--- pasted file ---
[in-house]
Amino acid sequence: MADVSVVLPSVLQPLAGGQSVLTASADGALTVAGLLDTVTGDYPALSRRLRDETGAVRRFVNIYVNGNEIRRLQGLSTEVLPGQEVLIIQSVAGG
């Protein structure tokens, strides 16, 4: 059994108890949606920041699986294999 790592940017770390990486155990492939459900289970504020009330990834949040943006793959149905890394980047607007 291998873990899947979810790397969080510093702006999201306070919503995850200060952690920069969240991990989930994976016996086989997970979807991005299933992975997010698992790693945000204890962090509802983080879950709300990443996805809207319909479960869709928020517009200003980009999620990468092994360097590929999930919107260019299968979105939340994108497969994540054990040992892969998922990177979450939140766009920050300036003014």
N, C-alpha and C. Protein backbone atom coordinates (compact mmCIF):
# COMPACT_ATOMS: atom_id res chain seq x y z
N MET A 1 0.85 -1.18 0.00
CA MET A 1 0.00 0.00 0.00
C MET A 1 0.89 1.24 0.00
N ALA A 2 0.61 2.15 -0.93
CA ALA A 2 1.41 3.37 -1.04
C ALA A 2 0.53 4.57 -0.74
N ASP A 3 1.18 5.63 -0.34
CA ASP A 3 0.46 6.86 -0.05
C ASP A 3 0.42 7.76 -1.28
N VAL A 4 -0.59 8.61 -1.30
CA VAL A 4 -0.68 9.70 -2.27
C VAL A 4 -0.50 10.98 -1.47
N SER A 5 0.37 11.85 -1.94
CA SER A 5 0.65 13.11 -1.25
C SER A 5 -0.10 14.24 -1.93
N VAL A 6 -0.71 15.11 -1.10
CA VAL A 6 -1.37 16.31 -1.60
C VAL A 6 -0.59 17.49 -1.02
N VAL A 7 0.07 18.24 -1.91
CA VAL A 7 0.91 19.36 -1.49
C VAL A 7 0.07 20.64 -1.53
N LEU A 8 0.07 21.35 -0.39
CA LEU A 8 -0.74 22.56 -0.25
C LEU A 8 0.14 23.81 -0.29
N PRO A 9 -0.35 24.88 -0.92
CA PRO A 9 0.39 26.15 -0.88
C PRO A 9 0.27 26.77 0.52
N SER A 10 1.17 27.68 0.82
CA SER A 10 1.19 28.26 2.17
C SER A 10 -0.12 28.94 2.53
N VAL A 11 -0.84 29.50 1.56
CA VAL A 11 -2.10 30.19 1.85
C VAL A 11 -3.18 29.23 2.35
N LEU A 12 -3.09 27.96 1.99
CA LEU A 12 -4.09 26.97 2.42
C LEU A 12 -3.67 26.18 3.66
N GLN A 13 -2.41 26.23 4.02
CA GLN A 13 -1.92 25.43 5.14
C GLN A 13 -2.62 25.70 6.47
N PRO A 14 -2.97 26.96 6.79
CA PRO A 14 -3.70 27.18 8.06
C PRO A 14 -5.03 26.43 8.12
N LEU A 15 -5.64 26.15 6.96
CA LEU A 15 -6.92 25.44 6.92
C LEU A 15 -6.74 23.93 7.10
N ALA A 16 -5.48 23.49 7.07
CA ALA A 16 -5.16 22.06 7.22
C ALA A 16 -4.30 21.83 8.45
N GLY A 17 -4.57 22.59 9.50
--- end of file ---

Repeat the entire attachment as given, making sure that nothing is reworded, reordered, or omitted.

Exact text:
[in-house]
Amino acid sequence: MADVSVVLPSVLQPLAGGQSVLTASADGALTVAGLLDTVTGDYPALSRRLRDETGAVRRFVNIYVNGNEIRRLQGLSTEVLPGQEVLIIQSVAGG
């Protein structure tokens, strides 16, 4: 059994108890949606920041699986294999 790592940017770390990486155990492939459900289970504020009330990834949040943006793959149905890394980047607007 291998873990899947979810790397969080510093702006999201306070919503995850200060952690920069969240991990989930994976016996086989997970979807991005299933992975997010698992790693945000204890962090509802983080879950709300990443996805809207319909479960869709928020517009200003980009999620990468092994360097590929999930919107260019299968979105939340994108497969994540054990040992892969998922990177979450939140766009920050300036003014």
N, C-alpha and C. Protein backbone atom coordinates (compact mmCIF):
# COMPACT_ATOMS: atom_id res chain seq x y z
N MET A 1 0.85 -1.18 0.00
CA MET A 1 0.00 0.00 0.00
C MET A 1 0.89 1.24 0.00
N ALA A 2 0.61 2.15 -0.93
CA ALA A 2 1.41 3.37 -1.04
C ALA A 2 0.53 4.57 -0.74
N ASP A 3 1.18 5.63 -0.34
CA ASP A 3 0.46 6.86 -0.05
C ASP A 3 0.42 7.76 -1.28
N VAL A 4 -0.59 8.61 -1.30
CA VAL A 4 -0.68 9.70 -2.27
C VAL A 4 -0.50 10.98 -1.47
N SER A 5 0.37 11.85 -1.94
CA SER A 5 0.65 13.11 -1.25
C SER A 5 -0.10 14.24 -1.93
N VAL A 6 -0.71 15.11 -1.10
CA VAL A 6 -1.37 16.31 -1.60
C VAL A 6 -0.59 17.49 -1.02
N VAL A 7 0.07 18.24 -1.91
CA VAL A 7 0.91 19.36 -1.49
C VAL A 7 0.07 20.64 -1.53
N LEU A 8 0.07 21.35 -0.39
CA LEU A 8 -0.74 22.56 -0.25
C LEU A 8 0.14 23.81 -0.29
N PRO A 9 -0.35 24.88 -0.92
CA PRO A 9 0.39 26.15 -0.88
C PRO A 9 0.27 26.77 0.52
N SER A 10 1.17 27.68 0.82
CA SER A 10 1.19 28.26 2.17
C SER A 10 -0.12 28.94 2.53
N VAL A 11 -0.84 29.50 1.56
CA VAL A 11 -2.10 30.19 1.85
C VAL A 11 -3.18 29.23 2.35
N LEU A 12 -3.09 27.96 1.99
CA LEU A 12 -4.09 26.97 2.42
C LEU A 12 -3.67 26.18 3.66
N GLN A 13 -2.41 26.23 4.02
CA GLN A 13 -1.92 25.43 5.14
C GLN A 13 -2.62 25.70 6.47
N PRO A 14 -2.97 26.96 6.79
CA PRO A 14 -3.70 27.18 8.06
C PRO A 14 -5.03 26.43 8.12
N LEU A 15 -5.64 26.15 6.96
CA LEU A 15 -6.92 25.44 6.92
C LEU A 15 -6.74 23.93 7.10
N ALA A 16 -5.48 23.49 7.07
CA ALA A 16 -5.16 22.06 7.22
C ALA A 16 -4.30 21.83 8.45
N GLY A 17 -4.57 22.59 9.50